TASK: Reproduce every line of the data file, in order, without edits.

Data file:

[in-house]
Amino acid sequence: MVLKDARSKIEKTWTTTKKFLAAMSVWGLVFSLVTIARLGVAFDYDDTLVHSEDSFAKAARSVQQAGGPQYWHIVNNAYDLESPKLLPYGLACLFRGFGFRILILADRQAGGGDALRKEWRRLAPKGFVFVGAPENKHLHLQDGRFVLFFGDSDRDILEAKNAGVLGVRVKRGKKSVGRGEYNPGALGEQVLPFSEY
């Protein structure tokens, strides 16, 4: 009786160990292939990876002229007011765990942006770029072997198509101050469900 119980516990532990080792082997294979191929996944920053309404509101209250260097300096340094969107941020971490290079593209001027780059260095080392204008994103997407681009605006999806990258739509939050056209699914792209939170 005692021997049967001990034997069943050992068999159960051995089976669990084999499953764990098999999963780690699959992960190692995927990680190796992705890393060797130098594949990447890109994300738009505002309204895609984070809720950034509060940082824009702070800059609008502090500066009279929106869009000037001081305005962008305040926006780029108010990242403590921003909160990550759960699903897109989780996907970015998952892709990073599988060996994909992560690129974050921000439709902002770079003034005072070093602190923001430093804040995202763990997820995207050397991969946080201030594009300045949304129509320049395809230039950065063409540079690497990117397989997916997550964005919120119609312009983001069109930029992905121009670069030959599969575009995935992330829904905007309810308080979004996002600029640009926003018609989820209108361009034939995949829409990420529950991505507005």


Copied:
[in-house]
Amino acid sequence: MVLKDARSKIEKTWTTTKKFLAAMSVWGLVFSLVTIARLGVAFDYDDTLVHSEDSFAKAARSVQQAGGPQYWHIVNNAYDLESPKLLPYGLACLFRGFGFRILILADRQAGGGDALRKEWRRLAPKGFVFVGAPENKHLHLQDGRFVLFFGDSDRDILEAKNAGVLGVRVKRGKKSVGRGEYNPGALGEQVLPFSEY
């Protein structure tokens, strides 16, 4: 009786160990292939990876002229007011765990942006770029072997198509101050469900 119980516990532990080792082997294979191929996944920053309404509101209250260097300096340094969107941020971490290079593209001027780059260095080392204008994103997407681009605006999806990258739509939050056209699914792209939170 005692021997049967001990034997069943050992068999159960051995089976669990084999499953764990098999999963780690699959992960190692995927990680190796992705890393060797130098594949990447890109994300738009505002309204895609984070809720950034509060940082824009702070800059609008502090500066009279929106869009000037001081305005962008305040926006780029108010990242403590921003909160990550759960699903897109989780996907970015998952892709990073599988060996994909992560690129974050921000439709902002770079003034005072070093602190923001430093804040995202763990997820995207050397991969946080201030594009300045949304129509320049395809230039950065063409540079690497990117397989997916997550964005919120119609312009983001069109930029992905121009670069030959599969575009995935992330829904905007309810308080979004996002600029640009926003018609989820209108361009034939995949829409990420529950991505507005």